Sufficient Driving Time? Most importantly, an excellent trucking school will furnish plenty of driving time to its students. After all, isn’t that what it’s all about? Driving time is the actual time spent behind the wheel driving a truck. While the use of ride-a-longs with other students and simulators are essential training tools, they are no alternative for actual driving. The more training that a student receives behind the wheel, the better driver he or she will be. And even though driving time fluctuates between schools, a reasonable standard is a minimum of 32 hours. If the school is PTDI certified, it will provide at least 44 hours of driving time. Check with the Decatur AL schools you are looking at and ask how much driving time they furnish.
Are they Captive or Independent ? You can receive free or discounted training from certain Decatur AL trucking schools if you make a commitment to drive for a specific carrier for a defined period of time. This is what’s known as contract training, and the schools that offer it are called captives. So instead of having affiliations with many different trucking lines that they can place their graduates with, captives only refer to one company. The benefit is receiving free or less expensive training by giving up the freedom to initially be a driver wherever you have an opportunity. Clearly contract training has the potential to restrict your income prospects when starting out. But for some it may be the best way to obtain affordable training. Just be sure to inquire if the schools you are considering are captive or independent so that you can make an informed decision.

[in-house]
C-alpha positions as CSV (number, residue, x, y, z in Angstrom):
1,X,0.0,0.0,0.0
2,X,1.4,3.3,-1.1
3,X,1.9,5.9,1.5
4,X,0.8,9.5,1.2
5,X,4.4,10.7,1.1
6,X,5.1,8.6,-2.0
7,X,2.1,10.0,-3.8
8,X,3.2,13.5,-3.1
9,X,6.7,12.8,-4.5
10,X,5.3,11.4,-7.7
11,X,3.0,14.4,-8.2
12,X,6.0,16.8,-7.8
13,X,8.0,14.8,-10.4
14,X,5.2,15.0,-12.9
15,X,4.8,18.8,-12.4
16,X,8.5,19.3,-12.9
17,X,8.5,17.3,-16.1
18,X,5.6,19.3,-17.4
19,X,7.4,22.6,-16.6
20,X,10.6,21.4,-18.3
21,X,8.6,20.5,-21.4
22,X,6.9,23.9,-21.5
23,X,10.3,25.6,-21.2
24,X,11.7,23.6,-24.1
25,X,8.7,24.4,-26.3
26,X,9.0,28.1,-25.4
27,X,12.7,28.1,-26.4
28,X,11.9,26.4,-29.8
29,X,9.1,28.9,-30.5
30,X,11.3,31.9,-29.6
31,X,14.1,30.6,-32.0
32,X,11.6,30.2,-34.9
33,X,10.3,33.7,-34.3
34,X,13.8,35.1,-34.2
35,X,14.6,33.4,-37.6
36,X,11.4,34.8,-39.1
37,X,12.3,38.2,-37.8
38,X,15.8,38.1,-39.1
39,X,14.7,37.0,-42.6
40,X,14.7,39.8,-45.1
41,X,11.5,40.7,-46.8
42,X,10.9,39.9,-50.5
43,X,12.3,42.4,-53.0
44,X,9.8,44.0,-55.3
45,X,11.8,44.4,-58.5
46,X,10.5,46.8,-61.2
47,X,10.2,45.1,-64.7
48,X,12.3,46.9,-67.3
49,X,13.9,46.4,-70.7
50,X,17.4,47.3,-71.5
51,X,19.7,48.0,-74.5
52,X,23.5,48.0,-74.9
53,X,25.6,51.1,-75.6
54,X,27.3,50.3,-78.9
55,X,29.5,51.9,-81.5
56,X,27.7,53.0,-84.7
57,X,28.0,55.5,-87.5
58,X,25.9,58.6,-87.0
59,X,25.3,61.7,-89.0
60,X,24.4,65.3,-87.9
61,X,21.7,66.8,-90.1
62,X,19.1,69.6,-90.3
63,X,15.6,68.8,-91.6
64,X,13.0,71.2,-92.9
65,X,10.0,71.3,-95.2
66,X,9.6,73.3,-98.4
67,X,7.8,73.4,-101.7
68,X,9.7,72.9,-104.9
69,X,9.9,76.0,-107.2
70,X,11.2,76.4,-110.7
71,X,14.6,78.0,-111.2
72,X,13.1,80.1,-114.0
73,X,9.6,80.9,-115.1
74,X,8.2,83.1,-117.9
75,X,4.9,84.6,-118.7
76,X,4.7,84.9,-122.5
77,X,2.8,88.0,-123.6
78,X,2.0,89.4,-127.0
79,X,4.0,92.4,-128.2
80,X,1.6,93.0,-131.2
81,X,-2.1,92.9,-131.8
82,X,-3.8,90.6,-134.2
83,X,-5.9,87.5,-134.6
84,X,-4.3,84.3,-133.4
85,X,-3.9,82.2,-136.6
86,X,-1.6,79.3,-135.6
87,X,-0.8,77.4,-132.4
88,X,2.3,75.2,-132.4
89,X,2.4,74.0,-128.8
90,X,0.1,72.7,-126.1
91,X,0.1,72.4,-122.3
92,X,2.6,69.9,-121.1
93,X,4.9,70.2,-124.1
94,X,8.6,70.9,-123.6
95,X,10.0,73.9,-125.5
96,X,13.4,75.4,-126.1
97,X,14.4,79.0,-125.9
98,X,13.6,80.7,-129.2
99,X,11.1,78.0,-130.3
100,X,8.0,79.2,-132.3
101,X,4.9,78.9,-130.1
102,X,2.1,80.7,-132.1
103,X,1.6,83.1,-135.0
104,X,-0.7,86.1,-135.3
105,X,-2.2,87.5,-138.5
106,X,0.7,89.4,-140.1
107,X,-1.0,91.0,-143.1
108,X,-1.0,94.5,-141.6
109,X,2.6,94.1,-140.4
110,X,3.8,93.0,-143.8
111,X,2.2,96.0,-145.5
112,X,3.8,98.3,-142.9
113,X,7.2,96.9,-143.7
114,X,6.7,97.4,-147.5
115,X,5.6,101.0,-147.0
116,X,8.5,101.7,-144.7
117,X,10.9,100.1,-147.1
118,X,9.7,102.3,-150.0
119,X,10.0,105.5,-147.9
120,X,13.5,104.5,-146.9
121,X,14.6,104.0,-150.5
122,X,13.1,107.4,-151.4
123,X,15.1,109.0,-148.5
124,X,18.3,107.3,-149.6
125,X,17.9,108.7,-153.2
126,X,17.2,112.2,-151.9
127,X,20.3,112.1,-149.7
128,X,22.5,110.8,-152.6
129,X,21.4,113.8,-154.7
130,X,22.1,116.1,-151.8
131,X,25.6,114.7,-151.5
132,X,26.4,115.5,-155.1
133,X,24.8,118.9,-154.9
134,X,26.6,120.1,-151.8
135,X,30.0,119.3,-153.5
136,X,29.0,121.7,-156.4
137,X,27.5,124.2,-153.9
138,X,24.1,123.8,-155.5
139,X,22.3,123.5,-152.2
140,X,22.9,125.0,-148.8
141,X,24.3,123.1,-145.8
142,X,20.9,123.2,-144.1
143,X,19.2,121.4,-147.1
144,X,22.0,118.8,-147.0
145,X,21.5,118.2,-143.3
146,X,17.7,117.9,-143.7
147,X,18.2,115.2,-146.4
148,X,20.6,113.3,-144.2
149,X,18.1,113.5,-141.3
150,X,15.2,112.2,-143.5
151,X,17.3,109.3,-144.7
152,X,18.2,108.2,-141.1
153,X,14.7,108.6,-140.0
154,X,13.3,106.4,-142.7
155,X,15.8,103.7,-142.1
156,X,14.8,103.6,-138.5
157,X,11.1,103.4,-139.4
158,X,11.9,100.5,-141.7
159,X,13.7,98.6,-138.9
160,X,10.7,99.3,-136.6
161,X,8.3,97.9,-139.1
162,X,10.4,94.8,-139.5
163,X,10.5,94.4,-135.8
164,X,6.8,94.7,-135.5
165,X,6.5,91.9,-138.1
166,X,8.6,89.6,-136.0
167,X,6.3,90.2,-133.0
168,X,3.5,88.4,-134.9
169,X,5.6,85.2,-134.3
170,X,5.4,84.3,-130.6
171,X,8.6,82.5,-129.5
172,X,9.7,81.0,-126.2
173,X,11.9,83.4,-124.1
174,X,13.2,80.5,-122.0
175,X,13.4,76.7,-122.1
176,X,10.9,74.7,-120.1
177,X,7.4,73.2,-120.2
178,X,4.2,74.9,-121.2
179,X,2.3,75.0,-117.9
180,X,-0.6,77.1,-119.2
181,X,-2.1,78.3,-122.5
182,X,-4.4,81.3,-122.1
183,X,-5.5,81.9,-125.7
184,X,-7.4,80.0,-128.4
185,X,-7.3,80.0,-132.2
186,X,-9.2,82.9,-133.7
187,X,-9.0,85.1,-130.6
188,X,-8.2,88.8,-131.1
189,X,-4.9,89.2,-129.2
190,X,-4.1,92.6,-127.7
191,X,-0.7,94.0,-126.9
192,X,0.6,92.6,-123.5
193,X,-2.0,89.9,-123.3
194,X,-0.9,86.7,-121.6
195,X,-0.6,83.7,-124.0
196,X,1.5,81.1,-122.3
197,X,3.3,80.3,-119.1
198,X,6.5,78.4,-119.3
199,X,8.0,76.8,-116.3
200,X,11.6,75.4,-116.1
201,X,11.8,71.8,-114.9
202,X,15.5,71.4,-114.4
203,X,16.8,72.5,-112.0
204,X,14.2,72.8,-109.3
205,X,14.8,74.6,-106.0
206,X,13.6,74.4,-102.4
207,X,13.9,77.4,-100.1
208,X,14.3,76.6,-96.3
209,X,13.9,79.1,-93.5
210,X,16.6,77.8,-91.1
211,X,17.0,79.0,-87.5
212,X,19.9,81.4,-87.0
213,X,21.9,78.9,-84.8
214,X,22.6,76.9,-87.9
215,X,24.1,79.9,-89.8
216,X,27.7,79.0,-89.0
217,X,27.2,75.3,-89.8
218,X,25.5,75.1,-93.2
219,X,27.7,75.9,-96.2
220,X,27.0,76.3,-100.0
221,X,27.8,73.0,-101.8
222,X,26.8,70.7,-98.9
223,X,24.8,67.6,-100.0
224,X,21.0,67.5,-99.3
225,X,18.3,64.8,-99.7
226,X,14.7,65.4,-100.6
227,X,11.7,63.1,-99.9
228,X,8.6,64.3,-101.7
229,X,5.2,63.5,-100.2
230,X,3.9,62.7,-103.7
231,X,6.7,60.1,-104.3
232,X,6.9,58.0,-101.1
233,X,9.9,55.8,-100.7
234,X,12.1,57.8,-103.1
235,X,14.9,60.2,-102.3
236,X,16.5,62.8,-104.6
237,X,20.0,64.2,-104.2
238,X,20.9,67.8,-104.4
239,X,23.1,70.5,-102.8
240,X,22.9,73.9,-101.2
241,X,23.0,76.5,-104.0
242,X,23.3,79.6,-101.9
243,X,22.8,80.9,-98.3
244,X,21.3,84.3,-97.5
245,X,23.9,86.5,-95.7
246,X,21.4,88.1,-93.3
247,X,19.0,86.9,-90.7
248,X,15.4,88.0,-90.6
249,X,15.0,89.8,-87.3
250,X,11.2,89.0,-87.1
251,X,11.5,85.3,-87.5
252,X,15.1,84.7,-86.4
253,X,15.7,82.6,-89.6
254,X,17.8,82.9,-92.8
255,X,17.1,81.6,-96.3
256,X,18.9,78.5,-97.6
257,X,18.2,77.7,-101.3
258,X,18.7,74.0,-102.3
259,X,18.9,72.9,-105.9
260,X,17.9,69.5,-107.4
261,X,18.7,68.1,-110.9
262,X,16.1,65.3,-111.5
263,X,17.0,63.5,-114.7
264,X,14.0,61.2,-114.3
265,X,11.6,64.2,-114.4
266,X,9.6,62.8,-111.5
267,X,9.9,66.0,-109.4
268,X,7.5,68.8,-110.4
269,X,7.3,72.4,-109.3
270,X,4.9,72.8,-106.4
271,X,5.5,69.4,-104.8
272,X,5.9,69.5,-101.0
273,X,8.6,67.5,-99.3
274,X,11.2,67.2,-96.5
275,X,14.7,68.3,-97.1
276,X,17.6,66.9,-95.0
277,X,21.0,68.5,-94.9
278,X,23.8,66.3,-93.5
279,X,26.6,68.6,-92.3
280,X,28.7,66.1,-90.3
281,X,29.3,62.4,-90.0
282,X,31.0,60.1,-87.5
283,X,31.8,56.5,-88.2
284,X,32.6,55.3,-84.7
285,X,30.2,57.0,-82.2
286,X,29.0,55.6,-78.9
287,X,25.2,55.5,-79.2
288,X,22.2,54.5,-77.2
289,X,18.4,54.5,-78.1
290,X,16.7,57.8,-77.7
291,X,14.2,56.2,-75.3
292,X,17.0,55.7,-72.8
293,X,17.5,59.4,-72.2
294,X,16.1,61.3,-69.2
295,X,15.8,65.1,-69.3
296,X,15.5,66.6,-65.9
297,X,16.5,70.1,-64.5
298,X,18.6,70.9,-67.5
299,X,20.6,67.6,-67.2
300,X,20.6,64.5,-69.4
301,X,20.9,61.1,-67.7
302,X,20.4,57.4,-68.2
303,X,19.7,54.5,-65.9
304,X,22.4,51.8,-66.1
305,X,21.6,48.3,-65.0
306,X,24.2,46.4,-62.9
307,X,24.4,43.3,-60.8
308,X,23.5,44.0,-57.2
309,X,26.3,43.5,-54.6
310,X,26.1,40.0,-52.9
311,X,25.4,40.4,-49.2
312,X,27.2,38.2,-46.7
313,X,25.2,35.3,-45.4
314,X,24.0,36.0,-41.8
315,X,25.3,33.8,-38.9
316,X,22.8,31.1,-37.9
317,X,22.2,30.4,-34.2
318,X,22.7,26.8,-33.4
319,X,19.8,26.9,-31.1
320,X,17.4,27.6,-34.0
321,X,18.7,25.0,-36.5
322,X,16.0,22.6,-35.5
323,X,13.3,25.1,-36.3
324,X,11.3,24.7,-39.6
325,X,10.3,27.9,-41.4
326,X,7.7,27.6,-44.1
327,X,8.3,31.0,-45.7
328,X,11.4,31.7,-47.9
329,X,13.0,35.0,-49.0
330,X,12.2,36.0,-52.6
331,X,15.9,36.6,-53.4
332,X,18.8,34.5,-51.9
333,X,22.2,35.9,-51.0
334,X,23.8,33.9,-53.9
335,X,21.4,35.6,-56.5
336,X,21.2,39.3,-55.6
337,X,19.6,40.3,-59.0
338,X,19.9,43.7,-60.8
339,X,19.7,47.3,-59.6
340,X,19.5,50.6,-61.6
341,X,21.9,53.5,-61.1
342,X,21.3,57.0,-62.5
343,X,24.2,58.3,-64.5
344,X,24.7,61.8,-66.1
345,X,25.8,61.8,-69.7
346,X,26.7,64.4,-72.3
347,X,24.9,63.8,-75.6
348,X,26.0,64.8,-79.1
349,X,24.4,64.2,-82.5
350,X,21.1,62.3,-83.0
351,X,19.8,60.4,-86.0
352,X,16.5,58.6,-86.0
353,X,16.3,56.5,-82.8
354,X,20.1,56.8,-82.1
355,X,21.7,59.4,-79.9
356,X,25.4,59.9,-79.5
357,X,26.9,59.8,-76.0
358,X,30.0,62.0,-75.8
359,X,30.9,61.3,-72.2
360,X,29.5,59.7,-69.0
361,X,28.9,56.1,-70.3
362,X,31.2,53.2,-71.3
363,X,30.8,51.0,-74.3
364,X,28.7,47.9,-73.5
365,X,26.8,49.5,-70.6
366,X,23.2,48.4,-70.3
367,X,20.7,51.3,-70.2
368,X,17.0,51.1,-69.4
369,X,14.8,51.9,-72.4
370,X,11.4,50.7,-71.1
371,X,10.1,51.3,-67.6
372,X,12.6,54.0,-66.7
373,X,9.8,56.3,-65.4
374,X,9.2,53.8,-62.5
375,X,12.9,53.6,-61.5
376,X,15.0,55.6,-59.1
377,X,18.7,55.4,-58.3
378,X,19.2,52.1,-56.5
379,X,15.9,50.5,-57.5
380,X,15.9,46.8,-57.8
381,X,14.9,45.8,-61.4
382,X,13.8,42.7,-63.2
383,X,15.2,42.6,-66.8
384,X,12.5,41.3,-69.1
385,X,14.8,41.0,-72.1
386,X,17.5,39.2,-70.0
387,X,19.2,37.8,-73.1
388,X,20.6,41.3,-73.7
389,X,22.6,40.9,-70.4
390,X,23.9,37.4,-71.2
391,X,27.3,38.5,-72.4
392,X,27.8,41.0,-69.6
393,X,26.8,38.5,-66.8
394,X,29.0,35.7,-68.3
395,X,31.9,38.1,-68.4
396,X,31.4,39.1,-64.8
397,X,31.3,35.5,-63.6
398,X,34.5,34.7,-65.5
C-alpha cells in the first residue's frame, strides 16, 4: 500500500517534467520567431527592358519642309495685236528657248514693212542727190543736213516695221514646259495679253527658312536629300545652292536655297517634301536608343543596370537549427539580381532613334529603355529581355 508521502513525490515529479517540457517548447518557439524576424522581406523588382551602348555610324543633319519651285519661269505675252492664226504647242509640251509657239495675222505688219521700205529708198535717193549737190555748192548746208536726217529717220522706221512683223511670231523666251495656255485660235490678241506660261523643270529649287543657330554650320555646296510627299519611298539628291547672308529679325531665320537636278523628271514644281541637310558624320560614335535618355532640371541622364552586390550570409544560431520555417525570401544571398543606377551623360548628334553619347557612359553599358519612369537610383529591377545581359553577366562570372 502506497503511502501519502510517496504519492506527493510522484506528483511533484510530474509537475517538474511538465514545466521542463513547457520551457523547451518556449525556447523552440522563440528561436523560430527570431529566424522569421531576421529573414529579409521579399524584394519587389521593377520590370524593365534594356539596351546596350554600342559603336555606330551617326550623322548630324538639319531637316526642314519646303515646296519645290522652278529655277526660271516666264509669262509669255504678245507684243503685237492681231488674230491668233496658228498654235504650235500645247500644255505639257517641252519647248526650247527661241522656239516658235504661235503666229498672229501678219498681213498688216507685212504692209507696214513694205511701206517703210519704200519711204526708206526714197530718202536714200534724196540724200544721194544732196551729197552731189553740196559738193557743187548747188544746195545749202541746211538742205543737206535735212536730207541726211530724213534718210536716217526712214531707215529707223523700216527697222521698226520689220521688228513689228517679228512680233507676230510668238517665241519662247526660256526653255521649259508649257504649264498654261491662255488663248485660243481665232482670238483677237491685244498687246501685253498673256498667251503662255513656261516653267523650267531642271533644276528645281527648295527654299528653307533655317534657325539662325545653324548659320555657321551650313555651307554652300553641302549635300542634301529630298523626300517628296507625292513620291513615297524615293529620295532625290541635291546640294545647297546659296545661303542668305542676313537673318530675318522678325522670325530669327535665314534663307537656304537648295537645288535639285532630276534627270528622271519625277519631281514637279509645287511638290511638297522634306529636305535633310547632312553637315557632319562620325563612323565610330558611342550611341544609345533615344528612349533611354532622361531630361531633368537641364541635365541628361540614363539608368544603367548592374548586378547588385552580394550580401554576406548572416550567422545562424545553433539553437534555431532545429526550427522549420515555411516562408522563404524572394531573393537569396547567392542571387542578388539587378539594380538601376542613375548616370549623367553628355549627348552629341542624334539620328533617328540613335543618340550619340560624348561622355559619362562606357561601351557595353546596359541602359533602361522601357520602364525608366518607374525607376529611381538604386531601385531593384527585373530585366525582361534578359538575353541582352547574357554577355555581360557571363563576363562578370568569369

Is there Onsite CDL Testing? There are a number of states that will permit 3rd party CDL testing onsite of truck driving schools for its grads. If onsite testing is available in Alabama, ask if the Decatur AL schools you are looking at are DMV certified to provide it. One advantage is that it is more convenient than competing with graduates from competing schools for test times at Alabama testing locations. It is moreover an indication that the DMV deems the approved schools to be of a higher quality.
Are the Classes Flexible? As formerly noted, truck driver training is only about one to two months long. With such a brief duration, it’s important that the Decatur AL school you enroll in provides flexibility for both the scheduling of classes and the curriculum. For example, if you’re having difficulty learning a particular driving maneuver, then the instructor should be willing to devote more time with you until you have it mastered. And if you’re still employed while attending training, then the class scheduling needs to be flexible enough to fit in working hours or other responsibilities.
Is Job Placement Provided? The moment you have received your CDL license after graduating from truck driving school, you will be impatient to begin your new profession in Decatur AL. Make sure that the schools you are considering have job placement programs. Find out what their job placement percentage is and what average salary their grads start at. Also, ask which national and local trucking firms their graduates are placed with for hiring. If a school has a lower job placement rate or few employers hiring their grads, it may be a clue to look elsewhere.
Is Financial Aid Given? Trucking schools are similar to colleges and other trade or technical schools when it comes to loans and other forms of financial assistance being offered. Find out if the schools you are examining have a financial aid department, or at least someone who can help you get through the options and forms that must be completed in Decatur AL.